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December 9, 2009

Love and Hate in Jamestown

John Smith . Pocahontas . and the Start of a New Nation
David A Price - ISBN - 9781400031726

For those of you who read Lee Miller's Roanoke (previously reviewed here), this is another of the same genre; but the history of the first durable English settlement in the New World.

Price is "heavy" into John Smith and his importance no only to Jamestown--without him the colony would surely have failed--but as well to the early English settlement of America. There is a mini-bio of Smith developed throughout the text. Little known is that Smith was in many respects responsible for the Puritan colonies of New England . . . he led a voyage in 1615 to establish a settlement there. A prior attempt had been made to settle in Maine. And the 1620 Plymouth pilgrims planned to settle much further south. They, too, were also sponsored by the Virginia Company of London.

Jamestown was first settled in 1607. Most of the immigrants died, but were replaced annually by new recruits. Good thing, since between famine, Indian skirmishes, individual disagreements and the composition of many of the groups the early attrition rate exceeded 80%. Most were unsuited for such crude living, and many were scions of wealth who expected others to care for them. They were both unaccustomed to, and too "important" to work.

Originally the indigenous population was reasonably acceptant of the settlement, but became disenchanted as the settlers moved up river establishing multiple sites of occupancy. The too frequent murder of an Indian, and the colony's perpetual need for food didn't help a lot, either. Especially when they stole food the Indians refused to sell them. (They refused because their stores were inadequate to sustain themselves. They later refused in order to starve out the interlopers, who still hadn't learned to be independent.)

One of the first natives to become infatuated was Pocahontas, favored daughter/princess of the "Injun in Chief," Powhatan. You'll find Price's history of Pocahontas considerably different than Disney's, and from most of whatever else you have read. She was, however, a very important figure. She seemed attracted to then contemporary English ways and saved Smith's life several times. You'll recall that she married an Englishman, moved to England with him, was "honored" by the Queen--whom she never met--and loved the high life of London. Several years later, however, she died of Tuberculosis.

Her husband, John Rolfe, was one of the original tobacco cultivators of the New World, and marketing of the product to the Old World, a venture he returned to upon the death of his wife.

For the most part, being aware of the riches of the Spanish settlements, the Jamestown settlers were interested in the quick riches of gold and silver. They were sponsored by the Virginia Company, which anticipated immediate returns on their investment. (Sorry guys, wrong place.) The settlement didn't become productive until tobacco became popular and profitable, several decades later.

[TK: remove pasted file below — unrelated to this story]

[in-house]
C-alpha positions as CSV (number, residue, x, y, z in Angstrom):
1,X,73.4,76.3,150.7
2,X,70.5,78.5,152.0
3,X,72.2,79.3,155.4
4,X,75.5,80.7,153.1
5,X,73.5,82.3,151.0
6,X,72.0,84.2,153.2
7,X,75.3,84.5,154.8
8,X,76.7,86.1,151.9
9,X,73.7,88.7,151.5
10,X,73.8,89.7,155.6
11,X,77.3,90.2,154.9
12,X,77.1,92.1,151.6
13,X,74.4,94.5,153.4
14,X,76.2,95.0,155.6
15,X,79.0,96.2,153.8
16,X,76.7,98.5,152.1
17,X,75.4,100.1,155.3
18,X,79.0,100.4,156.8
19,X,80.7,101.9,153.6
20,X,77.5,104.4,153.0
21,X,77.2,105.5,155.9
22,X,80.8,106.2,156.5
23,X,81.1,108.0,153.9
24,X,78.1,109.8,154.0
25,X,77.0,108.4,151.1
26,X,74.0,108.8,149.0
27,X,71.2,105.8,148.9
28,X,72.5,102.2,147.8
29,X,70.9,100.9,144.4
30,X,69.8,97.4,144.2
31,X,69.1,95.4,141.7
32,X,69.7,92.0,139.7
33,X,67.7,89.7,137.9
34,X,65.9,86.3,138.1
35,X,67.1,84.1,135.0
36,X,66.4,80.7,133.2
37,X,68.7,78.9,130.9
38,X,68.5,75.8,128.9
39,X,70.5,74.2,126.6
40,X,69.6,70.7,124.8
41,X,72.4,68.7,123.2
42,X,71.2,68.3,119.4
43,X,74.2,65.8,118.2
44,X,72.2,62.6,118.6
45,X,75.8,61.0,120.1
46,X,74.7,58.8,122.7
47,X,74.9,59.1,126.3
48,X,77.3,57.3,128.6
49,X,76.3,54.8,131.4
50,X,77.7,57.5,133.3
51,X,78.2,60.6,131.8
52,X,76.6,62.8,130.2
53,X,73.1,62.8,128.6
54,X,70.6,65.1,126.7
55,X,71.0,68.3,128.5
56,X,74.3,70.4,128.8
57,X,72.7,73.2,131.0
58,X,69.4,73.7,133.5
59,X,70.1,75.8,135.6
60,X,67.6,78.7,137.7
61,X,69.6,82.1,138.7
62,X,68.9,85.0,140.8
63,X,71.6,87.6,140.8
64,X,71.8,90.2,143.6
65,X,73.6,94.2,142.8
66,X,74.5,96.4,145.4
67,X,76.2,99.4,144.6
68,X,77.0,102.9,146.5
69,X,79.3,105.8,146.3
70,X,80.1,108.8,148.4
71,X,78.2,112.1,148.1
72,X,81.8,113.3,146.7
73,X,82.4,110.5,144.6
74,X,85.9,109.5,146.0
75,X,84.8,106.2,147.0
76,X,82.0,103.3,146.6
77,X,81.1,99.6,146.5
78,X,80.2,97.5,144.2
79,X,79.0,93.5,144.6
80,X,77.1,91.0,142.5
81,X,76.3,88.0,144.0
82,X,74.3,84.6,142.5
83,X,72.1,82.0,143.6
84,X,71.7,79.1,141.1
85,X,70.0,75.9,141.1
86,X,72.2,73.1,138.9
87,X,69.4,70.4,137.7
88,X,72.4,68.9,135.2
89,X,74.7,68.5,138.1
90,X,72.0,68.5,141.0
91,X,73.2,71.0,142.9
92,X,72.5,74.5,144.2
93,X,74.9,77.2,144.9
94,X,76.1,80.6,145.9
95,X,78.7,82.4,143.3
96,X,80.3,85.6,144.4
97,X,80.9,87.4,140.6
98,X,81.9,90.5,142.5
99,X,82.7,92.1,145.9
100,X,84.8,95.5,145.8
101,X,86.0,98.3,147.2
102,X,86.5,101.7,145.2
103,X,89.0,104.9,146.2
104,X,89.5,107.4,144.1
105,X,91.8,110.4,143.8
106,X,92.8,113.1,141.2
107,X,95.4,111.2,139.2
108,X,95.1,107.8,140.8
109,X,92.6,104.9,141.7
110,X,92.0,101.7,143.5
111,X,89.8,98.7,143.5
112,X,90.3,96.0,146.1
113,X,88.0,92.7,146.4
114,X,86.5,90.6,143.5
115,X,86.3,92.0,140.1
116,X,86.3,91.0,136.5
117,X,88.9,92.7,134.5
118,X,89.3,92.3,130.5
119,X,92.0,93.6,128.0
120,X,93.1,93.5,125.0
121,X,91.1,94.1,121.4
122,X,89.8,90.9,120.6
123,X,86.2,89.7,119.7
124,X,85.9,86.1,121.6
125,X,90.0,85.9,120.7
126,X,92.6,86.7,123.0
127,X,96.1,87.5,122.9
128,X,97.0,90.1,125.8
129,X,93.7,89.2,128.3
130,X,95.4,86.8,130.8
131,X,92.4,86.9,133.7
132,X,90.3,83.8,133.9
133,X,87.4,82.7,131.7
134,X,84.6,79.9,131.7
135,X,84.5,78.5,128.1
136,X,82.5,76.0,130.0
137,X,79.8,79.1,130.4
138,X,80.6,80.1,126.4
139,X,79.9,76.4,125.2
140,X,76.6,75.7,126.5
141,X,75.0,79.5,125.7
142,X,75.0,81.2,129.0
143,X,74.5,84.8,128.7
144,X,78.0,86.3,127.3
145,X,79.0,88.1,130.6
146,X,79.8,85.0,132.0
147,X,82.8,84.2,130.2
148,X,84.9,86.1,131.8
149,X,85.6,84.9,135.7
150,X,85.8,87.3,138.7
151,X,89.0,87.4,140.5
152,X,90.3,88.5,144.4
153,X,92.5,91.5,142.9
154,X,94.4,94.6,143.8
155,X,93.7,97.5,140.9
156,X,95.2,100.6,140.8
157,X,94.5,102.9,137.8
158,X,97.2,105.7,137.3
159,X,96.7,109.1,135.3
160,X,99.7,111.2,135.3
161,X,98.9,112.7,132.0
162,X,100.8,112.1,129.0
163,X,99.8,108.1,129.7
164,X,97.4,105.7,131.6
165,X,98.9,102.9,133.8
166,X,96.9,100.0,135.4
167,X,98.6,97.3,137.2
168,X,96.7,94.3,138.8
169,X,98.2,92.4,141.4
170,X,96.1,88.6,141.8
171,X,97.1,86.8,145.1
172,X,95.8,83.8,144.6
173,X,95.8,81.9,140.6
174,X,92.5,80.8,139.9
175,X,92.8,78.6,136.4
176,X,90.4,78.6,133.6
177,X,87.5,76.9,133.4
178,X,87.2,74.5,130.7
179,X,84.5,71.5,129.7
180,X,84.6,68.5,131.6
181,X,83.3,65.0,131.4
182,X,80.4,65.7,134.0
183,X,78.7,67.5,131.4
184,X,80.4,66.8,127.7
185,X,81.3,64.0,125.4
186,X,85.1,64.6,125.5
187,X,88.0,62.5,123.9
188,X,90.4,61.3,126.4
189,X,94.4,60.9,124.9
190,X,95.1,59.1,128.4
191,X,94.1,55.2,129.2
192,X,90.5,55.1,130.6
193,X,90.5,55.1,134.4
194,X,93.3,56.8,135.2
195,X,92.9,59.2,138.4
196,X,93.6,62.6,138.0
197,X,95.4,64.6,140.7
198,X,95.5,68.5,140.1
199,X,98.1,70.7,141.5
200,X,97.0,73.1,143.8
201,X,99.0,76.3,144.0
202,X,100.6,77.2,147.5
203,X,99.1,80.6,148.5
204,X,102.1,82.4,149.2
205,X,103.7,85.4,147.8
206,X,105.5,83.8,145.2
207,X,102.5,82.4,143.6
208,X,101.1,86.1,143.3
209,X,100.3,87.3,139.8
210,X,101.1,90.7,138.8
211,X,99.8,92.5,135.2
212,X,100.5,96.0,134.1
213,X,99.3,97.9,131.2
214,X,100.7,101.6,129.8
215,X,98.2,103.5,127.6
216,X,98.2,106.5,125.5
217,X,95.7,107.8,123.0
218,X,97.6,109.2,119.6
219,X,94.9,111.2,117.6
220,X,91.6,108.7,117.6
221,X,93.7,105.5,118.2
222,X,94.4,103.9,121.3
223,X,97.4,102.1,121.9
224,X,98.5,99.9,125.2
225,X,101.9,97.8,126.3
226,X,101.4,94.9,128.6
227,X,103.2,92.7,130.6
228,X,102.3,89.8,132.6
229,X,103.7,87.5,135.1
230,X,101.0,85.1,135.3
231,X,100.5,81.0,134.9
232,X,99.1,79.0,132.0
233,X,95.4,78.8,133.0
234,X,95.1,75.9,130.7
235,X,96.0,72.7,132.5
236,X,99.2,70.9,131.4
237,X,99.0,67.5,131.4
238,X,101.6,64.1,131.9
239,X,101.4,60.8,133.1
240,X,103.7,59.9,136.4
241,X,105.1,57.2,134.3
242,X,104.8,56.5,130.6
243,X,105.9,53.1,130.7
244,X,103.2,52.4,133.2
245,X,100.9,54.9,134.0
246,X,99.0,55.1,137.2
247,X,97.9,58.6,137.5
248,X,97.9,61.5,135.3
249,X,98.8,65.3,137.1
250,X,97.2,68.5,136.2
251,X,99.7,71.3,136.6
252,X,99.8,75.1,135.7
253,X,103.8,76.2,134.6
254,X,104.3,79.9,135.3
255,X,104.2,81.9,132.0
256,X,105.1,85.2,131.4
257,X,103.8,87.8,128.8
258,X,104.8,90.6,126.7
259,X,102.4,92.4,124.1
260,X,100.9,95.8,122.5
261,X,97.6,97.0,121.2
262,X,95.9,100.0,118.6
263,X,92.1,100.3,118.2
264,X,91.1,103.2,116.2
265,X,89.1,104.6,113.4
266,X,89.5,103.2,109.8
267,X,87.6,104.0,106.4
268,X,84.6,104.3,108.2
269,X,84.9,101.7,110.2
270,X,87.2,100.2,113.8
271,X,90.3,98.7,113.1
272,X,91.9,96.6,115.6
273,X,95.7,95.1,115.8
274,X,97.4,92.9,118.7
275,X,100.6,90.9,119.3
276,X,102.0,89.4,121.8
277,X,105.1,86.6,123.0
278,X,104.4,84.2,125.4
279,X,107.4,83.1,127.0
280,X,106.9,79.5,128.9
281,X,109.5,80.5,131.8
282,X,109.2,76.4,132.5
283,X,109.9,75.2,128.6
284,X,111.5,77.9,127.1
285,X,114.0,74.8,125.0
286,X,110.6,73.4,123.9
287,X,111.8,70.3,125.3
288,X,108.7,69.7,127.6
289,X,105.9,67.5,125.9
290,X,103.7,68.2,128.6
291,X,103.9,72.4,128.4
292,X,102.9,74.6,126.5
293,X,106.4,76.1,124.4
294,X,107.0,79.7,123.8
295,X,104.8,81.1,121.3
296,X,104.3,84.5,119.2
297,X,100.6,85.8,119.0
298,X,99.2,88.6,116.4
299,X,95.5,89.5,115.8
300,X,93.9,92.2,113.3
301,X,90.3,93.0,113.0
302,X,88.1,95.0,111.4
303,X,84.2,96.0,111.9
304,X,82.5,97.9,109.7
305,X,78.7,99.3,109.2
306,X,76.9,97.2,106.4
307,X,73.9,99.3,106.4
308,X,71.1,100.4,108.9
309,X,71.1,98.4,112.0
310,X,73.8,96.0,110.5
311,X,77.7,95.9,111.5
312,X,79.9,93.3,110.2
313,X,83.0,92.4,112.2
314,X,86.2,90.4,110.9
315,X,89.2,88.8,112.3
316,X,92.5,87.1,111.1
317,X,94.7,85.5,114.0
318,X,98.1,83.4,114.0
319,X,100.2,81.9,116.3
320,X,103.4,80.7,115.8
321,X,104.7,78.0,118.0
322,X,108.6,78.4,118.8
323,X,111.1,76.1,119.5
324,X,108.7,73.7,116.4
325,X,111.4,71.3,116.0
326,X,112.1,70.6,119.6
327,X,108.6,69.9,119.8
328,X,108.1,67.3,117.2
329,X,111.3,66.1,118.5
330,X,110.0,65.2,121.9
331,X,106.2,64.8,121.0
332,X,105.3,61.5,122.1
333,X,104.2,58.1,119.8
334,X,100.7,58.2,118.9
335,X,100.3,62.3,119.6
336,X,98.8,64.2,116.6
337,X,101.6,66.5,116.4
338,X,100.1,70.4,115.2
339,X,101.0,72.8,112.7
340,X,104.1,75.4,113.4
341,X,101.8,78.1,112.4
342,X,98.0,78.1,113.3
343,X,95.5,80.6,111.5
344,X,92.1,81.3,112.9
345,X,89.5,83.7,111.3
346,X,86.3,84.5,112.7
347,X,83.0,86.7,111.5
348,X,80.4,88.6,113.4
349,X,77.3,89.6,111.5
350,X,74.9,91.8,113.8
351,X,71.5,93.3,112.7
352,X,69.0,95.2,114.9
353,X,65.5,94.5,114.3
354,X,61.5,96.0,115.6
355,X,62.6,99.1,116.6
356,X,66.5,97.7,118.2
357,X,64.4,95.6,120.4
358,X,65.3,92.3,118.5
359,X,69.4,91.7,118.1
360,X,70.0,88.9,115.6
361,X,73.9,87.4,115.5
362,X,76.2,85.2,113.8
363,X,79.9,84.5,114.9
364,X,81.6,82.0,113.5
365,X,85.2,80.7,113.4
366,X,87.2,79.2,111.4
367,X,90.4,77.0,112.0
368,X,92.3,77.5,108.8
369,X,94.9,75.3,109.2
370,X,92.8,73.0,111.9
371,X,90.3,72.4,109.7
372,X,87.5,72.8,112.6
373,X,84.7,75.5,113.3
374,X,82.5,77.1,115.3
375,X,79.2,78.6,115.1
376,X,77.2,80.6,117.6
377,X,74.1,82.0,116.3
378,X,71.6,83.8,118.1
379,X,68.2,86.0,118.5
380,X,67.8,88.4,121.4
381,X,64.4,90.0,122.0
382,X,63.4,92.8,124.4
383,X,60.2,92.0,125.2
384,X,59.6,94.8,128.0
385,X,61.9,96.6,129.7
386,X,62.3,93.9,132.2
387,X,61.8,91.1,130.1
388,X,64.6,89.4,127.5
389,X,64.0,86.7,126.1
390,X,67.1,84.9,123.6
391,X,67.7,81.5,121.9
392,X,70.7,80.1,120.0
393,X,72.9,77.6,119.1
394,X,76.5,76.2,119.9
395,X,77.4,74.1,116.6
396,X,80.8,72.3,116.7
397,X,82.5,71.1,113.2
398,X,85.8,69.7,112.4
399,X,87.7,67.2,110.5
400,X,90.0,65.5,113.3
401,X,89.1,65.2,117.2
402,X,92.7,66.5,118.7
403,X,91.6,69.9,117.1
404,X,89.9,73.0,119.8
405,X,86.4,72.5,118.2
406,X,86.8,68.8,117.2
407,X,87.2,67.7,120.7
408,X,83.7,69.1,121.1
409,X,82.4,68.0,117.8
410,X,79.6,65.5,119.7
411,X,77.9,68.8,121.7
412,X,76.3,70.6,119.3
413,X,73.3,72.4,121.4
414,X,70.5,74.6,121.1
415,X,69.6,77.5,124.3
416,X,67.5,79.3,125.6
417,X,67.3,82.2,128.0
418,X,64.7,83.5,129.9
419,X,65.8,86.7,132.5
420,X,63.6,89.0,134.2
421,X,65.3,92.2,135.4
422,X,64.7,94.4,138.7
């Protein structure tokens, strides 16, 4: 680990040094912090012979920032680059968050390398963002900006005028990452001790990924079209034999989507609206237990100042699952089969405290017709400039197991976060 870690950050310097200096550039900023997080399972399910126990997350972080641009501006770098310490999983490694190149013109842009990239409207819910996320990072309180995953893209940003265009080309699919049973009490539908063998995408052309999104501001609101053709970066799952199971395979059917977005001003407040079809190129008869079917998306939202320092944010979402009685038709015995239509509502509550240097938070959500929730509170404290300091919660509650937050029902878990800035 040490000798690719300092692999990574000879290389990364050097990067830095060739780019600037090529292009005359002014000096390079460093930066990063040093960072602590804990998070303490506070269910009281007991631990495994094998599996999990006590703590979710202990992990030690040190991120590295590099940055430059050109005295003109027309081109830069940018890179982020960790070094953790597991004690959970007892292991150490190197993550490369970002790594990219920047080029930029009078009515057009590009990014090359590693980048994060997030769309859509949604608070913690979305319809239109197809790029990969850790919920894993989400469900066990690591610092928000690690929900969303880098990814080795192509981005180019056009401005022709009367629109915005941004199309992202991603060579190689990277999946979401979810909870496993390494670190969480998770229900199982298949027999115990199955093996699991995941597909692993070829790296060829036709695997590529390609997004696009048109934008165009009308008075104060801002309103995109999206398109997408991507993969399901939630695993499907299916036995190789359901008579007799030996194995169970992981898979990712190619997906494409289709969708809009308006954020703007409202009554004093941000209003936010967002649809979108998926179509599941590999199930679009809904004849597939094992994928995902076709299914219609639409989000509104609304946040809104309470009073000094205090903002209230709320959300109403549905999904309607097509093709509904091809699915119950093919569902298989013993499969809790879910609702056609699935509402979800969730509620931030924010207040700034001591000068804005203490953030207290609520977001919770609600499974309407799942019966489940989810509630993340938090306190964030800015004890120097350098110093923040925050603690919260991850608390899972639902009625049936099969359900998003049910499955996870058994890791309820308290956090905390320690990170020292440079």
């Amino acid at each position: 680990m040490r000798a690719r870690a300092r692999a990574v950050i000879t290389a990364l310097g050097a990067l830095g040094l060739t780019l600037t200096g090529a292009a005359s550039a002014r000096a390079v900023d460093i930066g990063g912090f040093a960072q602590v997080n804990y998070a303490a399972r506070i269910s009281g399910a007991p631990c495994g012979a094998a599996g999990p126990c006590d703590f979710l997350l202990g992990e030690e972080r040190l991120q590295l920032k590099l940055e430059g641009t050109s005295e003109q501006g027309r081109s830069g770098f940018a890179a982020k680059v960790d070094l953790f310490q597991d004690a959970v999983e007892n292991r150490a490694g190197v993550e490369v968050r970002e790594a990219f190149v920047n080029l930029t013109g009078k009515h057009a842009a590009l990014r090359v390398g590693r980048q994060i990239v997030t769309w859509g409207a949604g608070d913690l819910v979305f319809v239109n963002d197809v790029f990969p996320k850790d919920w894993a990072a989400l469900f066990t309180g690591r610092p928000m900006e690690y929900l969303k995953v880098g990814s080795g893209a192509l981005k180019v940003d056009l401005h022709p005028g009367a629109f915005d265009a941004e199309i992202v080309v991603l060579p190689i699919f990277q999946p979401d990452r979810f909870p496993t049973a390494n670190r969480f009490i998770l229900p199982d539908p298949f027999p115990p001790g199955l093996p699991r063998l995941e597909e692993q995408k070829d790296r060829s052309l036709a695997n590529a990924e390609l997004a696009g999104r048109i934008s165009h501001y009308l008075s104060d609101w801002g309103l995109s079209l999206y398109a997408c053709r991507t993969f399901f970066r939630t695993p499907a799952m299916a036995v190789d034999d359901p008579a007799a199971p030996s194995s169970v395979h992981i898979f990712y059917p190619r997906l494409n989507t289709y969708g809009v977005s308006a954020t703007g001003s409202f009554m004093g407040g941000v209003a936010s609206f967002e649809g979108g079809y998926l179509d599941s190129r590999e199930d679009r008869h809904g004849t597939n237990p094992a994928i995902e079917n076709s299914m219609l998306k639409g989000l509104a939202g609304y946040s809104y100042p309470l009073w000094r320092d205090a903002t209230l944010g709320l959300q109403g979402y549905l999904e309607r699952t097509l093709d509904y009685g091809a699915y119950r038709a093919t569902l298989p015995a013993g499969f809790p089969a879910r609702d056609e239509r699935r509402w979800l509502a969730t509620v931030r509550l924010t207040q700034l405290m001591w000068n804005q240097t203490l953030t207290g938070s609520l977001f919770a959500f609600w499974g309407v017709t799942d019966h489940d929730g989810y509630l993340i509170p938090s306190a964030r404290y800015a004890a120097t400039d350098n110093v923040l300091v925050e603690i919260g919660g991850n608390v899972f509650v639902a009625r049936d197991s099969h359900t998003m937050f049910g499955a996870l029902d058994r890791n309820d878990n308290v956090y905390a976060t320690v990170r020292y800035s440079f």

There is a too detailed history of the trials of early settlement, including Indian trading, sporadic conflicts and the exploration of the extended area. Originally the exploration was a continuation of the search for gold, but there was also the incremental search for other settlement sites. Slaves were an early item in Jamestown. And, surprisingly, some were dealt with as indentured servants, able to purchase their freedom, as were the white Europeans.

Later the text explores other and more distant settlements, and becomes arduous to read. As I have said about several books in my reviews, there is really too much detail to be of great interest to the non-historian. I found myself fast-forwarding thru some of his meticulous recantations of how many bushels of corn were traded for how many knives and hatchets, guns, powder and beads; details of altercations, invasions, wars and executions. Too many "notes."

Of interest was his diversion into a discussion of Bermuda--then unoccupied--and how it figured into the Jamestown settlements. His dissertations on King James--a living pig--were interesting, even humorous. Seems he never changed clothes until they fell apart, and bathed so rarely that his odor was indescribable.

The arrogance of these early Englishmen was appalling. They seem to have misunderstood why the natives were not enamored of their endless acquisition of land. After all, there was plenty to go around, and settlements were rather sparse. What could be the harm? The 10,000 acres set aside for a college at the site of Pocahontas' conversion to Christianity didn't seem inappropriate to them. There was little recognition, even when territories were occupied by thousands of newcomers who viewed native territory as an English birth-right. Not surprisingly the interlopers eventually annihilated the inhabitants, which was, of course, what the natives had feared.

I'd give it a 6 on a scale of 10, unless one is very interested in minutiae.

Posted by Curmudgeon at December 9, 2009 12:30 PM